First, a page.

Thursday, July 10, 2014

Goats Start Test with Mixed Parasite Load

The goats started this year's test with a mixed parasite load. On May 30, a pooled sample was collected from goats from each consignment. This sample was sent to Dr. Dahlia O'Brien's lab at Virginia State University for coproculture.

Coproculture is when the eggs in the feces are hatched and the worm species are identified by measuring the larvae and examining their morphology. It is not possible to differentiate between the different species of strongyle-type worms at the egg stage.

For the sample collected on May 30, the fecal egg count was 720 epg. This is similar to the average of the individual fecal egg counts of the 77 goats (830 epg) in the test (on May 30), but considerably higher than the median FEC (50 epg). A few goats had very high FECs, which skewed the average.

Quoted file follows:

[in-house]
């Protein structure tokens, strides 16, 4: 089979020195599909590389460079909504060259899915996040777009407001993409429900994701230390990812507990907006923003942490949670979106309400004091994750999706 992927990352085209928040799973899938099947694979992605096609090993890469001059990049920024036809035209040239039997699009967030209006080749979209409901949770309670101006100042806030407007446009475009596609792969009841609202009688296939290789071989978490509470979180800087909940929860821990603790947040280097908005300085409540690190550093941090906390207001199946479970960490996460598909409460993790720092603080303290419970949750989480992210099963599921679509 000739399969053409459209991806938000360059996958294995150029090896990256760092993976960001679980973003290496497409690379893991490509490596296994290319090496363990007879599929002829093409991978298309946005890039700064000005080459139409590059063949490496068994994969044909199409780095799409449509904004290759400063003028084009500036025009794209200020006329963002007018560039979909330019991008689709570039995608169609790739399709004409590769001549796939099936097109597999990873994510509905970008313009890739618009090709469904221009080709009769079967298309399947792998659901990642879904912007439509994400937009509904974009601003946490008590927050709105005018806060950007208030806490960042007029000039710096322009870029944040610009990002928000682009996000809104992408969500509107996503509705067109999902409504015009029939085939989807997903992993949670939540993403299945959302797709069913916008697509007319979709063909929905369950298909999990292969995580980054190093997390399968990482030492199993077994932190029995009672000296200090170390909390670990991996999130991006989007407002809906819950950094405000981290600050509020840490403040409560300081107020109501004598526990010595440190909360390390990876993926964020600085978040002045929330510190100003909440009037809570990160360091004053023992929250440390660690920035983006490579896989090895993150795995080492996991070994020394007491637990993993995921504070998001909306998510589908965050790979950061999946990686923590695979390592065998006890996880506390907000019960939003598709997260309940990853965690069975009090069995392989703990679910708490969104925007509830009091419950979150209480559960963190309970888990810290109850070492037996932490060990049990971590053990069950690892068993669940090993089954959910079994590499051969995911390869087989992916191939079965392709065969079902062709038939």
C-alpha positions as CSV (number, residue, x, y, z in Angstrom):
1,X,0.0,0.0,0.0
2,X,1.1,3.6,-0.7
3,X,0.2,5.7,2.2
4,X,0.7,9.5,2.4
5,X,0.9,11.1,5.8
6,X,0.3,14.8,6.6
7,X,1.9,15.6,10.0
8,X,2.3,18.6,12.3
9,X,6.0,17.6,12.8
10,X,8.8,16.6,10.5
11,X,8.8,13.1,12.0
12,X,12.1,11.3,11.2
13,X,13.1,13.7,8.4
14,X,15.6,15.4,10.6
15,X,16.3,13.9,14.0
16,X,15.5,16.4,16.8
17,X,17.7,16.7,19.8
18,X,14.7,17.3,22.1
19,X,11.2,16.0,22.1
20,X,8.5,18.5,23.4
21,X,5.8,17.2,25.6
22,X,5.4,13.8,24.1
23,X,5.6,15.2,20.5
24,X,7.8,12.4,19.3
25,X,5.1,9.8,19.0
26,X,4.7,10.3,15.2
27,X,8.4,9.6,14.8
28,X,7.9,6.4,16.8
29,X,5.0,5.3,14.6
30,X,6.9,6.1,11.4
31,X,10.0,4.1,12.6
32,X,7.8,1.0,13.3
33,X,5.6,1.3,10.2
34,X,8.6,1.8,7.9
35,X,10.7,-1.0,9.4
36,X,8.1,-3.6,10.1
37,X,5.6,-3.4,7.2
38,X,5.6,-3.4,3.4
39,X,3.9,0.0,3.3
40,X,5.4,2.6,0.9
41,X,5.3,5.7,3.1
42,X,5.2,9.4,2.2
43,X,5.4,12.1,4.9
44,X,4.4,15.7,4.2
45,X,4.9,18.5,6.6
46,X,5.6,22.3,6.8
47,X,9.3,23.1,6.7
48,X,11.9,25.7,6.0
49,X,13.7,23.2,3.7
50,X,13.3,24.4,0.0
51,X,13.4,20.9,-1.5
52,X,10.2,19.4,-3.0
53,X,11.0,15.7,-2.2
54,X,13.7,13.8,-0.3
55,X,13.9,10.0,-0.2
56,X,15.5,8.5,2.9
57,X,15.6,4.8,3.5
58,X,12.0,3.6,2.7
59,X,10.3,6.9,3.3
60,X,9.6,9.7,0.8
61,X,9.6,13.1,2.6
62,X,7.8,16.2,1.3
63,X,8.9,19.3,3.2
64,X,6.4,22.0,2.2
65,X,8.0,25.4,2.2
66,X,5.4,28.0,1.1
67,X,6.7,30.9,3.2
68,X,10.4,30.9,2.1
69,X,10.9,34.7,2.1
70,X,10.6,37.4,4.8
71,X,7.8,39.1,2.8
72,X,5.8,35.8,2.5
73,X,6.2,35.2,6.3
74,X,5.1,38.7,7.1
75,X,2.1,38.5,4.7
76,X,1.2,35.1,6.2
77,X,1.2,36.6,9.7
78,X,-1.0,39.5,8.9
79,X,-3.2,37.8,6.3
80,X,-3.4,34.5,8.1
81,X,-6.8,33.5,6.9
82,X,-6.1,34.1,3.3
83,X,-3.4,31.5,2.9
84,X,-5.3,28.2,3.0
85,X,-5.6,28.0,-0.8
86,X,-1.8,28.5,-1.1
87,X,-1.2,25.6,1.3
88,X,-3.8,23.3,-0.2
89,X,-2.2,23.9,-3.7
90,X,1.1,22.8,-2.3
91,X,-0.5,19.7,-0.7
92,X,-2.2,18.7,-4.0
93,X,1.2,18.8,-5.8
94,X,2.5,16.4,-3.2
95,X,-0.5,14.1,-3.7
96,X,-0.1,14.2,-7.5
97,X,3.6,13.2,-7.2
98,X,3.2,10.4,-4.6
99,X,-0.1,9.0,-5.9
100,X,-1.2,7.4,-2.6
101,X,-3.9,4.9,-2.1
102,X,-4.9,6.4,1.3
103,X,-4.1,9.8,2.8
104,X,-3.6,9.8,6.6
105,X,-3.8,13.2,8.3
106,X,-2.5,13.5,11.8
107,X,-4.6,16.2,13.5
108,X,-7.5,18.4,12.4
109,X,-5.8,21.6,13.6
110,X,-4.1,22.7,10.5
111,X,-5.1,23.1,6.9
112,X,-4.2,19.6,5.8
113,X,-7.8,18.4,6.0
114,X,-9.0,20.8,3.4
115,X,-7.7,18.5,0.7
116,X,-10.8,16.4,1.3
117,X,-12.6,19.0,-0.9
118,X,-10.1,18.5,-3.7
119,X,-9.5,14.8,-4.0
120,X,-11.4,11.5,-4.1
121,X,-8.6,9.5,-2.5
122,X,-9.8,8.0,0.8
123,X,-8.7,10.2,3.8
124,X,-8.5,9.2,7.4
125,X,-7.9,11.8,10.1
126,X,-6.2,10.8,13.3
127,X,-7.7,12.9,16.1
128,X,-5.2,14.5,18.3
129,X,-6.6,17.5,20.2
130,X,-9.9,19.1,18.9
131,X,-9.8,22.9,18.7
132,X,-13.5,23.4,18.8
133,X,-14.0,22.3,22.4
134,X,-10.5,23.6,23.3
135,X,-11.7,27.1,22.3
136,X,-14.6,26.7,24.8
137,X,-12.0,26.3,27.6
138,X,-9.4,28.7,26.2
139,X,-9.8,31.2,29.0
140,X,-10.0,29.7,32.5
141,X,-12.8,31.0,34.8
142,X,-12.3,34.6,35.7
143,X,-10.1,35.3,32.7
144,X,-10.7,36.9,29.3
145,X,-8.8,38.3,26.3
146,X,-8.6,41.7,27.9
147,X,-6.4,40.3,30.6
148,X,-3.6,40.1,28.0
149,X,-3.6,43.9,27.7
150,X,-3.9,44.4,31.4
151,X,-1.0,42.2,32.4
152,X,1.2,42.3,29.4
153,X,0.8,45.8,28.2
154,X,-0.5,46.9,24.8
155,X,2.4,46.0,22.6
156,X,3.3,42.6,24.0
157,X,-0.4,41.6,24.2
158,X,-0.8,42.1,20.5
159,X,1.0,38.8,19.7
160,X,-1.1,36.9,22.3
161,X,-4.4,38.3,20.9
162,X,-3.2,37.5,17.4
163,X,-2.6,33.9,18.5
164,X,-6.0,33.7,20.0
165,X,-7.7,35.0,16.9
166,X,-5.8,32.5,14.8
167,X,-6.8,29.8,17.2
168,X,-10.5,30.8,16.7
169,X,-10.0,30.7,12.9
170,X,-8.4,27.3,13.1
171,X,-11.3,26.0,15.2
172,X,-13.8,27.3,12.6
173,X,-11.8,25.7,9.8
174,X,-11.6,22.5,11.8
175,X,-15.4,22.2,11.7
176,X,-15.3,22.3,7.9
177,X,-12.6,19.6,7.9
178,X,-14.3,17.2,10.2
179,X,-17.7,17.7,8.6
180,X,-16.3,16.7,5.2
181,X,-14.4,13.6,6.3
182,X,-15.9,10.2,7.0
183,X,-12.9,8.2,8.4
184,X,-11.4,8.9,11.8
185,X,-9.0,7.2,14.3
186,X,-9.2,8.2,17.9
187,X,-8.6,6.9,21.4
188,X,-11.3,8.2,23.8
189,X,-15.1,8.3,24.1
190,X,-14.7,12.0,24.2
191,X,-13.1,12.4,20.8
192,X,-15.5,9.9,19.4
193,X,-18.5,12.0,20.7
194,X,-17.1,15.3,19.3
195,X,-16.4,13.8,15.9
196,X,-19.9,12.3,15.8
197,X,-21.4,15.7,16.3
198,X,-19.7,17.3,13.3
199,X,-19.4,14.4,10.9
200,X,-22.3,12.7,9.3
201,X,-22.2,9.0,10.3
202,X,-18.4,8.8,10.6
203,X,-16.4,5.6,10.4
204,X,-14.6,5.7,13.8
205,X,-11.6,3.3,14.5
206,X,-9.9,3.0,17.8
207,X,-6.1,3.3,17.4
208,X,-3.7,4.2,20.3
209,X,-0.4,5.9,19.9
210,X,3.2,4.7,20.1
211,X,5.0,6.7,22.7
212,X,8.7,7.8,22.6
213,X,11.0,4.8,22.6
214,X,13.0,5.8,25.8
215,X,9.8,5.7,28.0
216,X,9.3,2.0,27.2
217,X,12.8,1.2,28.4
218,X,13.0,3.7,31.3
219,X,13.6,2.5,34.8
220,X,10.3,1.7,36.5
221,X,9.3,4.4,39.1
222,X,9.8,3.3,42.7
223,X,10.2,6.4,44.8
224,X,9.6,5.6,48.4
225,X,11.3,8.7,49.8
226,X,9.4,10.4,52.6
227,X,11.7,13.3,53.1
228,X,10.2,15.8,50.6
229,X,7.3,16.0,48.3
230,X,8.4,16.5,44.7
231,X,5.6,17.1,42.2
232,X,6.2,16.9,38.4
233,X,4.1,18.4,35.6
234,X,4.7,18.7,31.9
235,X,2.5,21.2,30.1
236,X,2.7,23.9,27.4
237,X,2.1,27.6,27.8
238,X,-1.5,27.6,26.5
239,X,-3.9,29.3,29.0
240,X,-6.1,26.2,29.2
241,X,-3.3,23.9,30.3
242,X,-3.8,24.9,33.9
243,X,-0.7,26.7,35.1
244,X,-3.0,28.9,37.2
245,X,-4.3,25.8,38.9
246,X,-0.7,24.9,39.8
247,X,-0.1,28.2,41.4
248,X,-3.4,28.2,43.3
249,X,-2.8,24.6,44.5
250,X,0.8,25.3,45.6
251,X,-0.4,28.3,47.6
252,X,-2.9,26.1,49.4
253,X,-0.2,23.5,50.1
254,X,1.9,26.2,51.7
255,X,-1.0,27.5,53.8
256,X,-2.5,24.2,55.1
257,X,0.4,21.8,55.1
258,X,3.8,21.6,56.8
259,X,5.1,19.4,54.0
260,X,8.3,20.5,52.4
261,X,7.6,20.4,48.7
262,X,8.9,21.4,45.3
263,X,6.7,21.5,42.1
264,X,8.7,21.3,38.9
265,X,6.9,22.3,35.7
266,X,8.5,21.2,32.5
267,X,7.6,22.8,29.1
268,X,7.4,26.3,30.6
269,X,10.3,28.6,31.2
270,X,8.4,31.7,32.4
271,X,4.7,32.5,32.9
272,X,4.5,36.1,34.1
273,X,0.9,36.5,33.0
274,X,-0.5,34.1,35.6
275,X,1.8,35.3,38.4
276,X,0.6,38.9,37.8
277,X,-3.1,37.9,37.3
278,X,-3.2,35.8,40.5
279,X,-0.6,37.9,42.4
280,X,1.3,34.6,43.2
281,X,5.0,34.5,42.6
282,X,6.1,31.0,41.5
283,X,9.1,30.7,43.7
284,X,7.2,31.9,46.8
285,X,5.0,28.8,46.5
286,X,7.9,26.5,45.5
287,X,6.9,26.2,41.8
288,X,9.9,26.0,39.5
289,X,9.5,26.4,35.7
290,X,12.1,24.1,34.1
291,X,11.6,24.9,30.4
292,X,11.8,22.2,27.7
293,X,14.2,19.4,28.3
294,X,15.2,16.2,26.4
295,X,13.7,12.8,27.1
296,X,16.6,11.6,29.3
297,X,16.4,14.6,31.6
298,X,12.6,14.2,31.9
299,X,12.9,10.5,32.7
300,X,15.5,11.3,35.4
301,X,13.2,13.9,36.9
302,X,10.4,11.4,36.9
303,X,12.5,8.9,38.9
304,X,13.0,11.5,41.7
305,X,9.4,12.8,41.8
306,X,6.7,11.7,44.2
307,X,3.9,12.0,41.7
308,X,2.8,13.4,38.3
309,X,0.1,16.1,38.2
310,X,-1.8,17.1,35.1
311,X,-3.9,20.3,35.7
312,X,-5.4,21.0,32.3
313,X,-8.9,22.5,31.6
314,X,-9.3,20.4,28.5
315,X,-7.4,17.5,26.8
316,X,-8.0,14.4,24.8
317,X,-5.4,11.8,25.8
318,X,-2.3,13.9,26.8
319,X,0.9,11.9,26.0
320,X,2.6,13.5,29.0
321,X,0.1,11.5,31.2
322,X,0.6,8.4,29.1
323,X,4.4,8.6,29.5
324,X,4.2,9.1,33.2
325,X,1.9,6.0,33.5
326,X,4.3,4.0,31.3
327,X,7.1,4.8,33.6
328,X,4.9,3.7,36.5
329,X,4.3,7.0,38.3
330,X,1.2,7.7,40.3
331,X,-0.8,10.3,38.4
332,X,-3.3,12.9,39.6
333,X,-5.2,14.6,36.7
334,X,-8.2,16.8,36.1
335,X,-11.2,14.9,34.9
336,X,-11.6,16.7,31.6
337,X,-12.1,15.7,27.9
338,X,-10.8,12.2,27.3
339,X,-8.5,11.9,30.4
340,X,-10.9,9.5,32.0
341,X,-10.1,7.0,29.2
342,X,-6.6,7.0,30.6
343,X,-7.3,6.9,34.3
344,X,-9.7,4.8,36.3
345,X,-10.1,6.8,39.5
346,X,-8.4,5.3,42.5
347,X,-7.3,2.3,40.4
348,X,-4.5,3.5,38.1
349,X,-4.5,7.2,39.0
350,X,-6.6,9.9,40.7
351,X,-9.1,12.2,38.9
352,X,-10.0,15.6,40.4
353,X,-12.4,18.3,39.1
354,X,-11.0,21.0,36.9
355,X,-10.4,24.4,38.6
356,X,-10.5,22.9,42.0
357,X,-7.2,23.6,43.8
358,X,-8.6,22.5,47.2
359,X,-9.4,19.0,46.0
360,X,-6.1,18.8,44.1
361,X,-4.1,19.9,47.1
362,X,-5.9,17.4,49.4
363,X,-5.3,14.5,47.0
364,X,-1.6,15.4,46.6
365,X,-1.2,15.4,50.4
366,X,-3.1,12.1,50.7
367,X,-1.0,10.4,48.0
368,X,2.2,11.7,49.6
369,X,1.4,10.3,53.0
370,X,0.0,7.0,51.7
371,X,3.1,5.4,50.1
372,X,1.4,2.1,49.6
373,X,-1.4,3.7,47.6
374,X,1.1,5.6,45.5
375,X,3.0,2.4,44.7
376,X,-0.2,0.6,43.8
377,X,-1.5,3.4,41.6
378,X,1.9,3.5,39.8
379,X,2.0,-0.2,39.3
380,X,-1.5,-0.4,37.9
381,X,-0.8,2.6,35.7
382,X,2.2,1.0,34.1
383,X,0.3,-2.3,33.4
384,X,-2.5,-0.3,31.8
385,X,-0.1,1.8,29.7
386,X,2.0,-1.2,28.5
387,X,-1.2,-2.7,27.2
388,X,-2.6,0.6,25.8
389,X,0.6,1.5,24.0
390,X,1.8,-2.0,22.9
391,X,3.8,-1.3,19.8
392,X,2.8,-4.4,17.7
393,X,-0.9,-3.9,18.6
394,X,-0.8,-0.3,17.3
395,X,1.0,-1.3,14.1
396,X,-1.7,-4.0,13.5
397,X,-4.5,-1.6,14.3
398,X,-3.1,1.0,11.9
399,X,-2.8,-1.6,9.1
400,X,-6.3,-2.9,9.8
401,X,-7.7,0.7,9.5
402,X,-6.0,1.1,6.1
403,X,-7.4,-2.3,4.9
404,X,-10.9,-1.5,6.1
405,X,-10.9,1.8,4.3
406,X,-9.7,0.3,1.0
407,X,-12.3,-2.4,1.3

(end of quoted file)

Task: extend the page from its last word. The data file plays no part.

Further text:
The worm load was comprised of 49% Haemonchus contortus, 37% Trichostrongylus and Teladorsagia. The remaining 14% of the sample contained Oesophagostomum and Ostertagia. This is the lowest percentage of Haemonchus ever found in a pooled sample from the test. Usually, the percentage of Hamonchus exceeds 75%. At times, it's been close to 100%. Last year's test goats started the test with 84% Haemonchus.

Species Common name Percentage
Haemonchus contortus Barber pole worm 49
Trichostrongylus, Teladorsagia various 37
Oesophagostomum, Ostertagia Nodule worm 14

The female barber pole worm is a very prolific egg layer, whereas the other species lay considerably fewer eggs. 2,000 epg is generally considered to be of clinical significance for the barber pole worm, whereas FECs of 500 epg can be problematic for the other worm species. At the same time, fecal egg counts are generally not a good indicator of clinical parasitism, as so many other factors are involved.

Another pooled fecal sample was collected from random goats on July 3. The fecal egg count for this sample was considerable higher at 1750 epg. It will take several weeks to complete the fecal coproculture.